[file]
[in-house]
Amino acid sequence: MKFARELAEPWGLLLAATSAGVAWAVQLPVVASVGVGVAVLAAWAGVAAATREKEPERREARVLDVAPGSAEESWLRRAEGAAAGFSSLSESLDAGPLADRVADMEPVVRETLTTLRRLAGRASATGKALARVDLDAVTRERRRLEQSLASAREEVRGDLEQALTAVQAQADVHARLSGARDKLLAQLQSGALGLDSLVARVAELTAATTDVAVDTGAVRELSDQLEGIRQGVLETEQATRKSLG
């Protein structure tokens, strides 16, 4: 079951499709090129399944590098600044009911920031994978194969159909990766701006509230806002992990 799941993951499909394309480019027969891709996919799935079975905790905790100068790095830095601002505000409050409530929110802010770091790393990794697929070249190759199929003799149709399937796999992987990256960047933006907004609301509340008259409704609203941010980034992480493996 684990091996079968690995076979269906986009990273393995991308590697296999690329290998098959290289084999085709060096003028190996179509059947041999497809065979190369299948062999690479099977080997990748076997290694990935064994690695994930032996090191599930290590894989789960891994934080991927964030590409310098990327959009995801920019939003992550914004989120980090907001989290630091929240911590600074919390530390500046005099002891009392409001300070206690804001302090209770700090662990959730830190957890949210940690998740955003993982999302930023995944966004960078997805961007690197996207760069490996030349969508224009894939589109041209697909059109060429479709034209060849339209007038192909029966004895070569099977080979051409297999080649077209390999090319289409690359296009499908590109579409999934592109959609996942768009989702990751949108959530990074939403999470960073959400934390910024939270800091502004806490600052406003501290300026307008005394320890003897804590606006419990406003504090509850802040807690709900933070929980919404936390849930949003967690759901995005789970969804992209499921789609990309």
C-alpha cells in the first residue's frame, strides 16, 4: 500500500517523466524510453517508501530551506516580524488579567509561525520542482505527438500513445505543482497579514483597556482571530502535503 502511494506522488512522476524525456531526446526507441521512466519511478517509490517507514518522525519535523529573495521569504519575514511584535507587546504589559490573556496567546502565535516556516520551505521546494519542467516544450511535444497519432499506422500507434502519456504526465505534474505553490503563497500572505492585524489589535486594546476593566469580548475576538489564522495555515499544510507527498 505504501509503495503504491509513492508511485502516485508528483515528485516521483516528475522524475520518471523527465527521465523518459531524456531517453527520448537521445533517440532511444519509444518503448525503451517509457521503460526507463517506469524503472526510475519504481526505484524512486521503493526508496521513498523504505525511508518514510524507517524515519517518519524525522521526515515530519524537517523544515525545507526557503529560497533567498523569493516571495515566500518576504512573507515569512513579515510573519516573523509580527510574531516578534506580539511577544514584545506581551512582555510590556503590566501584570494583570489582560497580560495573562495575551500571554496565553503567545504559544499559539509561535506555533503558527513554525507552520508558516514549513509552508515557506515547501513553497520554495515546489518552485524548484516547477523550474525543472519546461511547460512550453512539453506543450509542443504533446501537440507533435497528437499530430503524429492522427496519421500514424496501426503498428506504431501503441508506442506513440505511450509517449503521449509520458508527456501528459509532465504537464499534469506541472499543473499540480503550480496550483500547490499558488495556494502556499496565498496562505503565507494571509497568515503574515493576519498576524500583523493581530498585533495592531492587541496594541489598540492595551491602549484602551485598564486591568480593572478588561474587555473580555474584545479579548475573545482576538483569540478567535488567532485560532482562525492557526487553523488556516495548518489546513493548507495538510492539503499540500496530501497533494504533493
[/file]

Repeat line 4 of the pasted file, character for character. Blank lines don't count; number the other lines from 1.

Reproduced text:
C-alpha cells in the first residue's frame, strides 16, 4: 500500500517523466524510453517508501530551506516580524488579567509561525520542482505527438500513445505543482497579514483597556482571530502535503 502511494506522488512522476524525456531526446526507441521512466519511478517509490517507514518522525519535523529573495521569504519575514511584535507587546504589559490573556496567546502565535516556516520551505521546494519542467516544450511535444497519432499506422500507434502519456504526465505534474505553490503563497500572505492585524489589535486594546476593566469580548475576538489564522495555515499544510507527498 505504501509503495503504491509513492508511485502516485508528483515528485516521483516528475522524475520518471523527465527521465523518459531524456531517453527520448537521445533517440532511444519509444518503448525503451517509457521503460526507463517506469524503472526510475519504481526505484524512486521503493526508496521513498523504505525511508518514510524507517524515519517518519524525522521526515515530519524537517523544515525545507526557503529560497533567498523569493516571495515566500518576504512573507515569512513579515510573519516573523509580527510574531516578534506580539511577544514584545506581551512582555510590556503590566501584570494583570489582560497580560495573562495575551500571554496565553503567545504559544499559539509561535506555533503558527513554525507552520508558516514549513509552508515557506515547501513553497520554495515546489518552485524548484516547477523550474525543472519546461511547460512550453512539453506543450509542443504533446501537440507533435497528437499530430503524429492522427496519421500514424496501426503498428506504431501503441508506442506513440505511450509517449503521449509520458508527456501528459509532465504537464499534469506541472499543473499540480503550480496550483500547490499558488495556494502556499496565498496562505503565507494571509497568515503574515493576519498576524500583523493581530498585533495592531492587541496594541489598540492595551491602549484602551485598564486591568480593572478588561474587555473580555474584545479579548475573545482576538483569540478567535488567532485560532482562525492557526487553523488556516495548518489546513493548507495538510492539503499540500496530501497533494504533493